Current rumors suggest that a converted storm trooper is the hero–the first scene of the teaser adds some support to that–but then he would become a hero precisely by ceasing to be a storm trooper.  (Which might be why the storm trooper from the desert isn’t wearing his helmet.)  I suppose, as a part of the plot, a whole group of heroes could dress up like storm troopers and then ride into danger, in which case these storm troopers might actually be the heroes, but that seems unlikely.  If it turns out to be the case, I’ll happily retract this part of my complaint.

In the original trilogy, the storm troopers were the embodiment of the vast, monolithic, and unassailable empire.  That was one of the clever effects of having them all look identical, even anonymous.  (They don’t even seem to have names, just numbers.)  They collectively became imperial might, rather than being individuals.  One might get shot, but there were always more, endlessly more identical storm troopers, always coming at the protagonists like an unstoppable wave.  (Sure in real life it’s important to remember that even one’s enemies are human beings, but Star Wars isn’t real life.  More on that in a moment.)

Think about how storm troopers were used in the original trilogy.  We didn’t see them preparing to board Princess Leia’s ship, we just saw them pouring through the door, too many to stop.  We didn’t see them preparing to storm the rebel base on Hoth, we just saw them pouring through the door, too many to stop.  We didn’t see them preparing their ambush on Endor, we just emerged into the forest to find the entire surrounding area was filled with them.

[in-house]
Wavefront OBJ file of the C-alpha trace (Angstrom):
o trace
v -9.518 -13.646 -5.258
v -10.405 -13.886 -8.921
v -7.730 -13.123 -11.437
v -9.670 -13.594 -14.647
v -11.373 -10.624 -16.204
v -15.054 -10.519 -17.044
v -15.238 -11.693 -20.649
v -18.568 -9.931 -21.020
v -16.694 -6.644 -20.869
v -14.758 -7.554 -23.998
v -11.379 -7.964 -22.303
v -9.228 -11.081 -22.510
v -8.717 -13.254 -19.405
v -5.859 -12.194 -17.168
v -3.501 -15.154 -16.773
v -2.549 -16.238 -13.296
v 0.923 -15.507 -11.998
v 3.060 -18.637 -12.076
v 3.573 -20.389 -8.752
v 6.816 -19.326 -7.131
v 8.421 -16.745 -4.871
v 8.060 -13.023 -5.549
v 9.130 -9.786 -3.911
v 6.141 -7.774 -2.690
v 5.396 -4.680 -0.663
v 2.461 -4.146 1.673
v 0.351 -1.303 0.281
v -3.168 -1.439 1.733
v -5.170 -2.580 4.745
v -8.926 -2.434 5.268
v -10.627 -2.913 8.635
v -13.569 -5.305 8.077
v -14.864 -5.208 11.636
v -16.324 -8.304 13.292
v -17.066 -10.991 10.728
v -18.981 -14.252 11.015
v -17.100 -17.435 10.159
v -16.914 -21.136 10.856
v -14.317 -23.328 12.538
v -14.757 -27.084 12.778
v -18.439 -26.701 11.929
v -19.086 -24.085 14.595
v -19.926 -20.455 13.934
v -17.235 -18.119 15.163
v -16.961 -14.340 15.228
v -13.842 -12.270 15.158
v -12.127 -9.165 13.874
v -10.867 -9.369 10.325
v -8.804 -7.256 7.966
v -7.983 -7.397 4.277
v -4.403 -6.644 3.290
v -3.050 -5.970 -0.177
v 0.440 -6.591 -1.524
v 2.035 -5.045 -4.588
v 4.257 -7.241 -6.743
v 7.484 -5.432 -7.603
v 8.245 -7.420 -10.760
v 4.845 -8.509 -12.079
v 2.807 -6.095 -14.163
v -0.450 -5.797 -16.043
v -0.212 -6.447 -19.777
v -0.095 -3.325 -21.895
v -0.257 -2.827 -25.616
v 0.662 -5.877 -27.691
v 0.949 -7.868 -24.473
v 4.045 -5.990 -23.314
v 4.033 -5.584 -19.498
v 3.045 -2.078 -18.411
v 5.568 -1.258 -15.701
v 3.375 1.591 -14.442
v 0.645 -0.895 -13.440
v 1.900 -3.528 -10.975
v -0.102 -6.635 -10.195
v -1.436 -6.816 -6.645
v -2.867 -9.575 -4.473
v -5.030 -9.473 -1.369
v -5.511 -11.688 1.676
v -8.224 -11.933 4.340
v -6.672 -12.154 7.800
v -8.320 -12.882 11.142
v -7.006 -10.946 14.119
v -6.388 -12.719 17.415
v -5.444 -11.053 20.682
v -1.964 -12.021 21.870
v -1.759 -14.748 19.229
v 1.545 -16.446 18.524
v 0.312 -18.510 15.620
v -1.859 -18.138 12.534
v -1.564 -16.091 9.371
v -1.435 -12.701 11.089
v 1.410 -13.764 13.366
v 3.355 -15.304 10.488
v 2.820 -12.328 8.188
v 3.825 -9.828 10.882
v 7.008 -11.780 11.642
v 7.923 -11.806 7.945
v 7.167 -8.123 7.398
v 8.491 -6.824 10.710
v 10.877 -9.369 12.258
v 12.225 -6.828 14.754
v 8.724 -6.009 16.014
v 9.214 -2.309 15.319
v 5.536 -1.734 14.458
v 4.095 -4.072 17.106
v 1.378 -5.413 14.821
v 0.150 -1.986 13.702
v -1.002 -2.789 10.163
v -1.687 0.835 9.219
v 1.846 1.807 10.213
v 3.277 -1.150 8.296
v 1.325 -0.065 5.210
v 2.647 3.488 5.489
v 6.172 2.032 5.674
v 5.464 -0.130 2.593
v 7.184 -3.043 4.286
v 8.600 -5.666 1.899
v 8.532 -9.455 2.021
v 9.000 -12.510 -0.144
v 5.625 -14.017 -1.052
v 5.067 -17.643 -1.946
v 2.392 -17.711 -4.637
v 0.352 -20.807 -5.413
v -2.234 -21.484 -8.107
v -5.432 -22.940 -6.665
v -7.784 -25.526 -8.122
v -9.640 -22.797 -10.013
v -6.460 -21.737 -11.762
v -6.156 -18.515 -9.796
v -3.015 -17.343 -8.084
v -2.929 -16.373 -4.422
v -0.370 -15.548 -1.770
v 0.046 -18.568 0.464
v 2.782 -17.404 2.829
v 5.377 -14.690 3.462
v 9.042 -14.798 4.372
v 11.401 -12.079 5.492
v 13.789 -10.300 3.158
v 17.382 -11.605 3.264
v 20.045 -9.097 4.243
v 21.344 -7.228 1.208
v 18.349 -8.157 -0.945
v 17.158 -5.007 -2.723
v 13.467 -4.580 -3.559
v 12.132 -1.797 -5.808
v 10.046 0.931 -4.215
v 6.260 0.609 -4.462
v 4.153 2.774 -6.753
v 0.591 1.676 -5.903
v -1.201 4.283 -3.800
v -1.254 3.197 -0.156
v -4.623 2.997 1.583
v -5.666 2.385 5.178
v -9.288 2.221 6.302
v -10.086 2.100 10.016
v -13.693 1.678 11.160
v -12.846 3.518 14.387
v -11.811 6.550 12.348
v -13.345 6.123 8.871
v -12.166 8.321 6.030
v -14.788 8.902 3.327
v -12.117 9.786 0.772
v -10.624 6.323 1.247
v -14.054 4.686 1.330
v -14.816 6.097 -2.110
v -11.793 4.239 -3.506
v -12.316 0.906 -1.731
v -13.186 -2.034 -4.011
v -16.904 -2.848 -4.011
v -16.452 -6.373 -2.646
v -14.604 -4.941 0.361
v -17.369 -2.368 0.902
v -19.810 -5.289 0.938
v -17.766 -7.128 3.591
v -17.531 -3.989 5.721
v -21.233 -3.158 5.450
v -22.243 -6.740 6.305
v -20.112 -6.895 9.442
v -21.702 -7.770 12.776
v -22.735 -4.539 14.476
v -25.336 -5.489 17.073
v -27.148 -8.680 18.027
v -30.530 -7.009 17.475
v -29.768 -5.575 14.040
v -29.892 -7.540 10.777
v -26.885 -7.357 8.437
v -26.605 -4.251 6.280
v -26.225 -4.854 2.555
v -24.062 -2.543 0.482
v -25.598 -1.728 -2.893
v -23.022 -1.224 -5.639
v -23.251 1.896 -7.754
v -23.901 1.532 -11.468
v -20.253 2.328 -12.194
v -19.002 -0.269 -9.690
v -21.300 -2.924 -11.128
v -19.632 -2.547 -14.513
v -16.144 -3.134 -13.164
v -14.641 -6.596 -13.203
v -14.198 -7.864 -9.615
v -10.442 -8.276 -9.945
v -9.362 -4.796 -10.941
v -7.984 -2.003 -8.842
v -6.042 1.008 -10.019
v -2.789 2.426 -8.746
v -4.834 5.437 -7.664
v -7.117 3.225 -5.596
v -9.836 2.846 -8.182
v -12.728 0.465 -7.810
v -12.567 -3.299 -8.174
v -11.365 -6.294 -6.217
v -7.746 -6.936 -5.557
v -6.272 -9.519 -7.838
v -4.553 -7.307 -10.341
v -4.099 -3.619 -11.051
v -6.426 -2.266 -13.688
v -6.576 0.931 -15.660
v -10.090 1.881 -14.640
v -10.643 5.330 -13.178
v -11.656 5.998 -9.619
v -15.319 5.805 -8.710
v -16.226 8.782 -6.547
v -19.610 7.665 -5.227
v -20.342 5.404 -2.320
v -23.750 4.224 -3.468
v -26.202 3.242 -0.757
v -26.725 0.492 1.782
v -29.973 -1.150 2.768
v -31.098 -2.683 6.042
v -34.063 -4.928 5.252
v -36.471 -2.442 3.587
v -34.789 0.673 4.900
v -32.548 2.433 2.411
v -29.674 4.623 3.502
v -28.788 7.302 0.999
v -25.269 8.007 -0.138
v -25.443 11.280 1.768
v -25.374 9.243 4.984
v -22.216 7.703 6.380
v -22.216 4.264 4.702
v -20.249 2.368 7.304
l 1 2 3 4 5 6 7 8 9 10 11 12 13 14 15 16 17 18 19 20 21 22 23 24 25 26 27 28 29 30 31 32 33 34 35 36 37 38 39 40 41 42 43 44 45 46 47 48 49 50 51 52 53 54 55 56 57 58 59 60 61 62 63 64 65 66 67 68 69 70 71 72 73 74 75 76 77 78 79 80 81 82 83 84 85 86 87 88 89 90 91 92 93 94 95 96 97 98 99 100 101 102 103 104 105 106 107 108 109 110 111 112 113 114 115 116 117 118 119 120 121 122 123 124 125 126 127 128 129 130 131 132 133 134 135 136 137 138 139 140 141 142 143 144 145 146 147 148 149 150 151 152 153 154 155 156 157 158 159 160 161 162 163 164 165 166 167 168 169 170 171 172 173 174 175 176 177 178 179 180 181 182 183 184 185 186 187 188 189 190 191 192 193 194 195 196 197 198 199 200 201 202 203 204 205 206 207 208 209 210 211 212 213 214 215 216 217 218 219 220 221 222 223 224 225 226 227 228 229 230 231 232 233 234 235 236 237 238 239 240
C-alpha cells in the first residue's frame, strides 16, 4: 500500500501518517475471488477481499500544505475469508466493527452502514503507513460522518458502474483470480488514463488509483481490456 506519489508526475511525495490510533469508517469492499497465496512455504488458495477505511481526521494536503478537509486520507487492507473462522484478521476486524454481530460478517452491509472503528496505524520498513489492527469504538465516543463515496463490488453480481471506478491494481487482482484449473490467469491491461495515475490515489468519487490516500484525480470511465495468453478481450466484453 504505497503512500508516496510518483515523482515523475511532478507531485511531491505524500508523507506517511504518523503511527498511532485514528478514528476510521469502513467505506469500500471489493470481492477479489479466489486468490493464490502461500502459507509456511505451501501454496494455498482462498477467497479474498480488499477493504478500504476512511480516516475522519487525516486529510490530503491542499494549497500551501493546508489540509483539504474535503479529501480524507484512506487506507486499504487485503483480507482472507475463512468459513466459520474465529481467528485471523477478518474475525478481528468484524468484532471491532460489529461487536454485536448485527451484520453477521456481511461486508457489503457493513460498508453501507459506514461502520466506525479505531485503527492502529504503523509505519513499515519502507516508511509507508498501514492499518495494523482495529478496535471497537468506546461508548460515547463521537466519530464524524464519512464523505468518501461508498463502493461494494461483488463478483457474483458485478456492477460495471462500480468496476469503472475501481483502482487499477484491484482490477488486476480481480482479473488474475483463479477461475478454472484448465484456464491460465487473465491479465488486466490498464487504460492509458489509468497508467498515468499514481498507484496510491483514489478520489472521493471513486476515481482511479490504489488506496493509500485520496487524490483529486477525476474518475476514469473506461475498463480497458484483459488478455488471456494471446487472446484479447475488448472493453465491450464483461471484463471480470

So even if these storm trooper shots didn’t flicker and shake, even if they weren’t so close that it’s impossible to tell context, they would still be entirely wrong because we (the audience) are with the storm troopers rather than being confronted by them.

There are a couple of obvious objections people might raise.  For example, they might suggest that humanizing the villains could provide some interesting moral depth, making the world more grey.  That isn’t Star Wars though.  Star Wars has clear good and evil.  In fact clear good and evil are essential to the story.  In the last moments of Return of the Jedi, with Luke representing good and the Emperor representing evil, we don’t want Darth Vader to arrive at some sort of compromise between or mix of their two positions, we want him to choose a side.  The drama in Star Wars is always like that: it’s about whether a character will choose good, never about what good is.  In fact, the most morally grey characters in the original trilogy, Han and Lando, have their grey-ness portrayed as a failure; they’re likeable heroes precisely because and only when they stop being grey and become good.